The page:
Bombyliidae

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Bombyliidae
Bombylius major
Scientific classification
Kingdom: Animalia
Phylum: Arthropoda
Class: Insecta
Order: Diptera
Suborder: Brachycera
Infraorder: Asilomorpha
Superfamily: Asiloidea
Family: Bombyliidae
Latreille, 1802

The Bombyliidae are a family of flies. Their common name is bee flies.

The Bombyliidae are a large family of flies. It has hundreds of genera, but the life cycles of most species are known poorly, or not at all. Some are very small (2 mm in length), but some can be very large for flies (wingspan of some 40 mm).[1][2]

Adults normally feed on nectar and pollen. Those with a spectacularly long proboscis are adapted to plants (such as Lapeirousia) which have long, narrow floral tubes.

The Bombyliidae include a large number of species, but for its size this is one of the least understood families of insects. There at least 4,500 described species, and certainly thousands still to be described. The adult flies usually feed on nectar and pollen, and some are important pollinators.

Bee mimics[change | change source]

Many Bombyliidae look like bees and so a common name for the family is the bee flies.[2] The reason is probably aposematic: the adults are safer from predators because they share the warning colours of bees. The adult females usually lay eggs near the nests of possible hosts, often in the burrows of solitary bees, wasps or beetles.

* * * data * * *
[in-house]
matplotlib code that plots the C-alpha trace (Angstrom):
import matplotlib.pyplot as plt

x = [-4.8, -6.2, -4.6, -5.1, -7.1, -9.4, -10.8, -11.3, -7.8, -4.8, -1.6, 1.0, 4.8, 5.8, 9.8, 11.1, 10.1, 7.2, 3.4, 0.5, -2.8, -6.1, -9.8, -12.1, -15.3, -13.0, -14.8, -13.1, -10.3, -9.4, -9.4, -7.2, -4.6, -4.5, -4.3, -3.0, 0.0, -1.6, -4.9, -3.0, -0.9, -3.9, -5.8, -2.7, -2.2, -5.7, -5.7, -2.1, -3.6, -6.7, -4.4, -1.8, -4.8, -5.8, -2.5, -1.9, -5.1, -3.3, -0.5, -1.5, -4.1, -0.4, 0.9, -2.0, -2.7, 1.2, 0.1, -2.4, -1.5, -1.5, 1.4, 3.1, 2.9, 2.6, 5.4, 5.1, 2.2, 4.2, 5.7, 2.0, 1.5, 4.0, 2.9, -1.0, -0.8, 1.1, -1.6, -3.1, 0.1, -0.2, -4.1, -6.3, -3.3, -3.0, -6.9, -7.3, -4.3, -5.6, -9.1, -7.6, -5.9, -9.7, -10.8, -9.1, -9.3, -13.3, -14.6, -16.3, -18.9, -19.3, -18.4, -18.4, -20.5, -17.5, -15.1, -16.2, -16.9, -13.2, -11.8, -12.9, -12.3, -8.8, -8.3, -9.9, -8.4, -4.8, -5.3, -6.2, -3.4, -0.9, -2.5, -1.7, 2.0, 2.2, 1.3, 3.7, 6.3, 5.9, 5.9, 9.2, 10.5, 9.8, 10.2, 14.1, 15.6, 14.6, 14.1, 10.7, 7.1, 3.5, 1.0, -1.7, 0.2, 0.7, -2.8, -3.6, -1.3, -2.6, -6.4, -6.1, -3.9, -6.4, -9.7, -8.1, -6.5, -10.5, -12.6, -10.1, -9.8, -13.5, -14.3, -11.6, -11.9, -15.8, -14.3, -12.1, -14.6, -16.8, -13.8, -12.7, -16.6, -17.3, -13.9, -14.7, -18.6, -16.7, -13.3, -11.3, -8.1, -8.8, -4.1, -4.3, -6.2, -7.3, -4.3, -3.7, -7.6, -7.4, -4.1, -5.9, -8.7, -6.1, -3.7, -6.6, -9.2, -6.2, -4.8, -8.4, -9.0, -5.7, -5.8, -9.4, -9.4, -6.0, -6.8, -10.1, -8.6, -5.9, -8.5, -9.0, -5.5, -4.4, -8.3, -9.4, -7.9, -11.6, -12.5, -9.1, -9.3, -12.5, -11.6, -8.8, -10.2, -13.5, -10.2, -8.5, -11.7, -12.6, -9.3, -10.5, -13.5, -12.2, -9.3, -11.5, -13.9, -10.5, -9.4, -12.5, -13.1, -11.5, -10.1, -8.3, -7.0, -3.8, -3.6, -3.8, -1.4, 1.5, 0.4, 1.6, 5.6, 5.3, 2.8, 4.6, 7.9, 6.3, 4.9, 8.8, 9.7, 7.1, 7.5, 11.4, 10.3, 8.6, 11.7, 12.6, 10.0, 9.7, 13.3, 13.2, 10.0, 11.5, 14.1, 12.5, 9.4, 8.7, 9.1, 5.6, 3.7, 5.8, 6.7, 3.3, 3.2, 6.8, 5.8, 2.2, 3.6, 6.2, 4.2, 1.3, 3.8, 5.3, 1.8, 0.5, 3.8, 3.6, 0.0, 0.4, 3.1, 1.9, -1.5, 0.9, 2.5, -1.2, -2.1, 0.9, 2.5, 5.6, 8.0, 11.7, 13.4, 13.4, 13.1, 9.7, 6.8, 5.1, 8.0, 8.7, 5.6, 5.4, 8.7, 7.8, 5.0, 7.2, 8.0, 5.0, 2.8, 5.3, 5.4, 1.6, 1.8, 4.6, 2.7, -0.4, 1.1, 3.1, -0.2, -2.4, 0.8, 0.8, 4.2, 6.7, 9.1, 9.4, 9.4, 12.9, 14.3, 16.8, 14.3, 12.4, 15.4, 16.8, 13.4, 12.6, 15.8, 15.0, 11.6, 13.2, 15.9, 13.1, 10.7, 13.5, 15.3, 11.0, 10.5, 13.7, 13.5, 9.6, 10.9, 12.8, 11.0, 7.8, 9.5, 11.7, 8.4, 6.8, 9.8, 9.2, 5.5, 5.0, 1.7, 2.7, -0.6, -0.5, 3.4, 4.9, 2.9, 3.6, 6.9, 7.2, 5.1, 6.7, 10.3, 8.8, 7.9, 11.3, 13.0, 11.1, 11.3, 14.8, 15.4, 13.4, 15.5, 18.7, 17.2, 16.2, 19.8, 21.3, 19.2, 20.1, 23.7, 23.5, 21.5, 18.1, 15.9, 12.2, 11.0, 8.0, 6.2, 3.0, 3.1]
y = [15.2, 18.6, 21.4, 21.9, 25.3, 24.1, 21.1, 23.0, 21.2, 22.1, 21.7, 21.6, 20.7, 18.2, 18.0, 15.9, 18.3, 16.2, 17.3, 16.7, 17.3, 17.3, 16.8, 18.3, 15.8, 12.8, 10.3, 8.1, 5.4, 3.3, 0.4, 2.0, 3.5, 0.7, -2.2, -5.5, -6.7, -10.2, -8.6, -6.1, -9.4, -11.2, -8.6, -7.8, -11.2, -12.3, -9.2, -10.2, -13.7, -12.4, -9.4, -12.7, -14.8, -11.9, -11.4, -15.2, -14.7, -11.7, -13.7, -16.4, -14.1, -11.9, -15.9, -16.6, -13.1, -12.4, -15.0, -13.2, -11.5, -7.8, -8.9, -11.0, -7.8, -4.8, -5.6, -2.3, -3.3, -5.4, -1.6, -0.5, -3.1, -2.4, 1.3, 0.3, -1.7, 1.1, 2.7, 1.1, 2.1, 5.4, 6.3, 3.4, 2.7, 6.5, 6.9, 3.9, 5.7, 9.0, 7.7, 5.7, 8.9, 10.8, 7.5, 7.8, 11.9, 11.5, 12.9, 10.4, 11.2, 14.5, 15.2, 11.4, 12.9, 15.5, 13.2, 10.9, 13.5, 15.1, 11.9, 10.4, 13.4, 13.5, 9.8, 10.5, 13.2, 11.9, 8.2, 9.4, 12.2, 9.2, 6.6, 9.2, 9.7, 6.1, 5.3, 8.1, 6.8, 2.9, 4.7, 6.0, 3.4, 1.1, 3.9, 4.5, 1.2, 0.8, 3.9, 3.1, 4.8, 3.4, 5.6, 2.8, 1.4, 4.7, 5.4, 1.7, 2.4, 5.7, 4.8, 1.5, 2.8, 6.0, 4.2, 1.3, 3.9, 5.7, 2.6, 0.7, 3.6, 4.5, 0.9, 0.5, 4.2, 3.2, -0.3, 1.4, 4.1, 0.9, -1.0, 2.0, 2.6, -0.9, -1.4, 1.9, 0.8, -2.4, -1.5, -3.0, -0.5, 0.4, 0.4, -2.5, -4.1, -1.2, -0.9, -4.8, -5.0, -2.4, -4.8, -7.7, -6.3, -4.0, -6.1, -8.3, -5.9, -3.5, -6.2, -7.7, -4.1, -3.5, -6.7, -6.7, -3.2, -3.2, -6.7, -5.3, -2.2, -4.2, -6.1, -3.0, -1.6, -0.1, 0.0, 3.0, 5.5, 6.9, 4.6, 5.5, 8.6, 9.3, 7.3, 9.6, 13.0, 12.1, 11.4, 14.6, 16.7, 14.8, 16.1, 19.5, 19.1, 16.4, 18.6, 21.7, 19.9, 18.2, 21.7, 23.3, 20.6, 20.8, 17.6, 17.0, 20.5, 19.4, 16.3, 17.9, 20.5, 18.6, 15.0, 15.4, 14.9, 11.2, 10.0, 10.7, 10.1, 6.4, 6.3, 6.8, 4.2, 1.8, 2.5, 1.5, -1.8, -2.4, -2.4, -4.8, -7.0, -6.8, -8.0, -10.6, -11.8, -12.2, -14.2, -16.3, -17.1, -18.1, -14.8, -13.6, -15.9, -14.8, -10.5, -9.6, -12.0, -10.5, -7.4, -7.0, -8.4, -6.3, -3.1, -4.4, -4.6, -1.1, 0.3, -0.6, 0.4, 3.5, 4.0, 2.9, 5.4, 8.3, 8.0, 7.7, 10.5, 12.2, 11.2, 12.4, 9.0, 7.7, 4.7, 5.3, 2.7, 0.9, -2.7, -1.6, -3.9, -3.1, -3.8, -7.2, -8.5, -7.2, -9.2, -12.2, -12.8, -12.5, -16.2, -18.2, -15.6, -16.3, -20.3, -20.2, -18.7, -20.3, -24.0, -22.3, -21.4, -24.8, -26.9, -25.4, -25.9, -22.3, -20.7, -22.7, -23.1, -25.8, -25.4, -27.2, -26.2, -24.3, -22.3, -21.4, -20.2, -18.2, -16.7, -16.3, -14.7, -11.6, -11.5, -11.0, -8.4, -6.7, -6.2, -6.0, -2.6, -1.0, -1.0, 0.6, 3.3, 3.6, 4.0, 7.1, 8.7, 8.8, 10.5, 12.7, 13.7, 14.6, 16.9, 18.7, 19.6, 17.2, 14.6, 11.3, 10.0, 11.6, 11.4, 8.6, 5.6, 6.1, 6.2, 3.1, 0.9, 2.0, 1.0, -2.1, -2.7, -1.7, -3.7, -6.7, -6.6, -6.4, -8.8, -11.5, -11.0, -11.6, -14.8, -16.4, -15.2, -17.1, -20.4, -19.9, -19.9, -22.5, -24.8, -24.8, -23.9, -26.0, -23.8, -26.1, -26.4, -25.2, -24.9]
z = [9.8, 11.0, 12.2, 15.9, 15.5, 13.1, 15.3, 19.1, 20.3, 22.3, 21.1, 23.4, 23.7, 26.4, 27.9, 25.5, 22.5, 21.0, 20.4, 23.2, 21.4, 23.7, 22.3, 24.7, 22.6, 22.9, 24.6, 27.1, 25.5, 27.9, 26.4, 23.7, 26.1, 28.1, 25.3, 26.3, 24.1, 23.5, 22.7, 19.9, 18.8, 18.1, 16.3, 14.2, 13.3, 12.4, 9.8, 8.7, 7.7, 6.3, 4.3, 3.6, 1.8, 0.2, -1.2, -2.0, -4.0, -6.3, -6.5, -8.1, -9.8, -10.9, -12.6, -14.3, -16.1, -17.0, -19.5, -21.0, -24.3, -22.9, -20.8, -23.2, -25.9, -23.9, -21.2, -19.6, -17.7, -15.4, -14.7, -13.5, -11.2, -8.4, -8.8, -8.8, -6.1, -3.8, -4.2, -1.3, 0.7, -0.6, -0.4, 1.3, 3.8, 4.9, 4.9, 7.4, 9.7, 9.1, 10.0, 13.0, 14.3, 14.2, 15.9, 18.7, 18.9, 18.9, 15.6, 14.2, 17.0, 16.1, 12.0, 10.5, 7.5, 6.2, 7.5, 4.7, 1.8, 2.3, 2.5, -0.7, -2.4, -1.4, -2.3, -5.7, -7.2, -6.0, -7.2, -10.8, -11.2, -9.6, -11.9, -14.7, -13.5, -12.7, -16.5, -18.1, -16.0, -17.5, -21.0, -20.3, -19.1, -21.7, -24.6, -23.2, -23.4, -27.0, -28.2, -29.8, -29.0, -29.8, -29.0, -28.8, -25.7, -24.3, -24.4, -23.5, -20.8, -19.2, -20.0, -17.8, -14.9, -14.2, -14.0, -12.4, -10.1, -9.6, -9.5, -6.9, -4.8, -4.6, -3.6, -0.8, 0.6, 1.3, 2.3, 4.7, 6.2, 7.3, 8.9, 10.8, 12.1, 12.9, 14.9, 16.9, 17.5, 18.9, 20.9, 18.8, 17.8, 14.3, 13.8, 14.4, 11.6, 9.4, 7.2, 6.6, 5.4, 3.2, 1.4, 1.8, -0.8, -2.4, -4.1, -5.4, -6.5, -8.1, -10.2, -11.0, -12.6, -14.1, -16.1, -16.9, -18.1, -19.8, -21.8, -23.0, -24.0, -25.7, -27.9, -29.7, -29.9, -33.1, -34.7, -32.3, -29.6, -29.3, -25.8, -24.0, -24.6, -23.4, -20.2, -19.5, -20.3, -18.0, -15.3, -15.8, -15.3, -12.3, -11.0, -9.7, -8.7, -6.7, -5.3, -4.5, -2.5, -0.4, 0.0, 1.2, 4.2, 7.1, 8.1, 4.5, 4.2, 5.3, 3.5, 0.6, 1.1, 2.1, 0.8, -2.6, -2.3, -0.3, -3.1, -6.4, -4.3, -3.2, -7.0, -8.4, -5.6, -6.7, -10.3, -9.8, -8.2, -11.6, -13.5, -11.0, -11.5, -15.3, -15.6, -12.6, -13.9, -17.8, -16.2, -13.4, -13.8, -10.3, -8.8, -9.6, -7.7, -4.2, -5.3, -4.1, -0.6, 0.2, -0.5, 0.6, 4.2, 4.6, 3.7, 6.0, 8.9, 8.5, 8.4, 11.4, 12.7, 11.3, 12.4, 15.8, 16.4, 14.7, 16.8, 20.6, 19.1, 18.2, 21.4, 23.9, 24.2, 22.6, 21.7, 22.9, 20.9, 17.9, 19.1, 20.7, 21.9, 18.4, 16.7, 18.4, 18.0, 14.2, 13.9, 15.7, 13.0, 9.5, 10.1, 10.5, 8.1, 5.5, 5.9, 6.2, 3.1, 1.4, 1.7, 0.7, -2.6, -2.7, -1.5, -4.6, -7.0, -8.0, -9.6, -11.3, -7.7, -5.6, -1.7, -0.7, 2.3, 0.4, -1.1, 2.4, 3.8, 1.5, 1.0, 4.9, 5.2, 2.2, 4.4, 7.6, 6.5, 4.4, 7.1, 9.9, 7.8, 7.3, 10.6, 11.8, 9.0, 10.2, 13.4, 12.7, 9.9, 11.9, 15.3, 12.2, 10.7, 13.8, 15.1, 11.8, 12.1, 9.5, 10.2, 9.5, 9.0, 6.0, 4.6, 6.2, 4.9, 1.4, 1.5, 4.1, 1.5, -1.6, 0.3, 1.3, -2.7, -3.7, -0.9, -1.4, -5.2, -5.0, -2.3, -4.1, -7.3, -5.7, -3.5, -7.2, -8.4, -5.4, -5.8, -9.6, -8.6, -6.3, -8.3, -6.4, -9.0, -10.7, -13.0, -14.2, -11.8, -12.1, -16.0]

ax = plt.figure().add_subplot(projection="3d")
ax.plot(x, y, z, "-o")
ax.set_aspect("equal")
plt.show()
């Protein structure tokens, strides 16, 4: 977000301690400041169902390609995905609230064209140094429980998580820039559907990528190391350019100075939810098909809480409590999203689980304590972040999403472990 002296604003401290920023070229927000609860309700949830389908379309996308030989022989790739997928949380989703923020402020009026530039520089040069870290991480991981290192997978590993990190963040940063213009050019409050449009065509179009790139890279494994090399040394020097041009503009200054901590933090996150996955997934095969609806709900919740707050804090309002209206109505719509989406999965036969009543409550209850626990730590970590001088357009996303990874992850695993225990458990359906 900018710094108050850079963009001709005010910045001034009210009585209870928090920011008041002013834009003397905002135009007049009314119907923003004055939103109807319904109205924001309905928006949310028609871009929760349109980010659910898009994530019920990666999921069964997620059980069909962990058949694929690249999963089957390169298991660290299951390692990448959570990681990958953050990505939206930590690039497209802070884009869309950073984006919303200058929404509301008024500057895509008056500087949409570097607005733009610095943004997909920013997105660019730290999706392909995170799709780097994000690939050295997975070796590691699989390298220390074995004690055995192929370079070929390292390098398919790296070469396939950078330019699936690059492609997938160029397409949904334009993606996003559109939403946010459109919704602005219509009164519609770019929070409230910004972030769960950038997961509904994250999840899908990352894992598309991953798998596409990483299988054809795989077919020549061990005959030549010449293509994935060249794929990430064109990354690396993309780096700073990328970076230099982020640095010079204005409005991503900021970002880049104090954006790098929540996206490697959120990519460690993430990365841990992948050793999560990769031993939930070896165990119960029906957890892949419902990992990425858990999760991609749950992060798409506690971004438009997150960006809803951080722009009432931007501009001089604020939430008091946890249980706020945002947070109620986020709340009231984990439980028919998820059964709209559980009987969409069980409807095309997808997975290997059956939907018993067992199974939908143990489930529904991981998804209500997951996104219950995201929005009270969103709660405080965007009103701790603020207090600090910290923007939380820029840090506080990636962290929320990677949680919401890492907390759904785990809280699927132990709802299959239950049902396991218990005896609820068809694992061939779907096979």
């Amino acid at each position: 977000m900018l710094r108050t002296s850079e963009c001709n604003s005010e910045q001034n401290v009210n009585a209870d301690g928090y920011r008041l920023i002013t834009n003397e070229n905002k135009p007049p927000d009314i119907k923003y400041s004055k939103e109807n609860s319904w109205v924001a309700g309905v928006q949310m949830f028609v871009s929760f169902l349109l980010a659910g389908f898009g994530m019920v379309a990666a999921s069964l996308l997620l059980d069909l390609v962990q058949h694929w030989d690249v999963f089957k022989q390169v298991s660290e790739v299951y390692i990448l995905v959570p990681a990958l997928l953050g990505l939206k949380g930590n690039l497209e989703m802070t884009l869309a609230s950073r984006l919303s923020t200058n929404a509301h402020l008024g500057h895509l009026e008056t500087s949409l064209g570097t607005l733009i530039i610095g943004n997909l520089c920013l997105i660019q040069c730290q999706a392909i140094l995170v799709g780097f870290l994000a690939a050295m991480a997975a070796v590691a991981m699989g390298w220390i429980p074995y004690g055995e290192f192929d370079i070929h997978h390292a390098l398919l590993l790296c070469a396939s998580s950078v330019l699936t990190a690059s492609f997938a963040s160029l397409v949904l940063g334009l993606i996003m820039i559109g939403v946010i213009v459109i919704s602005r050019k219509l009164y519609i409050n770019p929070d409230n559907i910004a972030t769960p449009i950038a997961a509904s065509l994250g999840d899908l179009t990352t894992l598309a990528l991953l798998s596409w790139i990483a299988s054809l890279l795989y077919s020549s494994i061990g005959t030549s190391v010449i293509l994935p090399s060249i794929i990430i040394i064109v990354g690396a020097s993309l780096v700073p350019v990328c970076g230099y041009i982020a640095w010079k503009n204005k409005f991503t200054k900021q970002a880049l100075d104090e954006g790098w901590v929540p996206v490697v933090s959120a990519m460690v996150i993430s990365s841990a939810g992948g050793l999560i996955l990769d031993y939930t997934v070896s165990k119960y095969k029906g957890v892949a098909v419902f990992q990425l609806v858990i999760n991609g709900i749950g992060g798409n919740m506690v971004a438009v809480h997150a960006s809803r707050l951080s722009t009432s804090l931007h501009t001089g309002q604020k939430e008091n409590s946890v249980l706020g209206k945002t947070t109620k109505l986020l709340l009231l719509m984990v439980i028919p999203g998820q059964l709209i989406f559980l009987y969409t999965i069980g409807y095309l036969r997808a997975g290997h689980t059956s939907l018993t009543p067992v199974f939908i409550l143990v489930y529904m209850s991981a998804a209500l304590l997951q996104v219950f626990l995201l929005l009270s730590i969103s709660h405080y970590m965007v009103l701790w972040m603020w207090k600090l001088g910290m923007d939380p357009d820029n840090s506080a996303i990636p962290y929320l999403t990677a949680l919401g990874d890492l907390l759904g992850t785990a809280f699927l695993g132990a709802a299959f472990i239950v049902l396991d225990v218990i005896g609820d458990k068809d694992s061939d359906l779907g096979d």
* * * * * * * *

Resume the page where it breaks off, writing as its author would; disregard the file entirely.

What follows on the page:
Larvae[change | change source]

The larval stages are predators or parasitoids of the eggs and larvae of other insects. The eggs hatch into larvae which eat the eggs and larvae of the 'host' insect. Although most bee-flies usually are fairly or highly host-specific, some species do attack a number of hosts.

References[change | change source]

  1. Weaving, Alan; Picker, Mike & Griffiths, Charles Llewellyn (2003). Field guide to insects of South Africa. New Holland. ISBN 1-86872-713-0 .
  2. 2.0 2.1 Hull, Frank Montgomery 1973. Bee flies of the world: the genera of the family Bombyliidae. Washington, Smithsonian Institution Press. ISBN 0874741319. [1]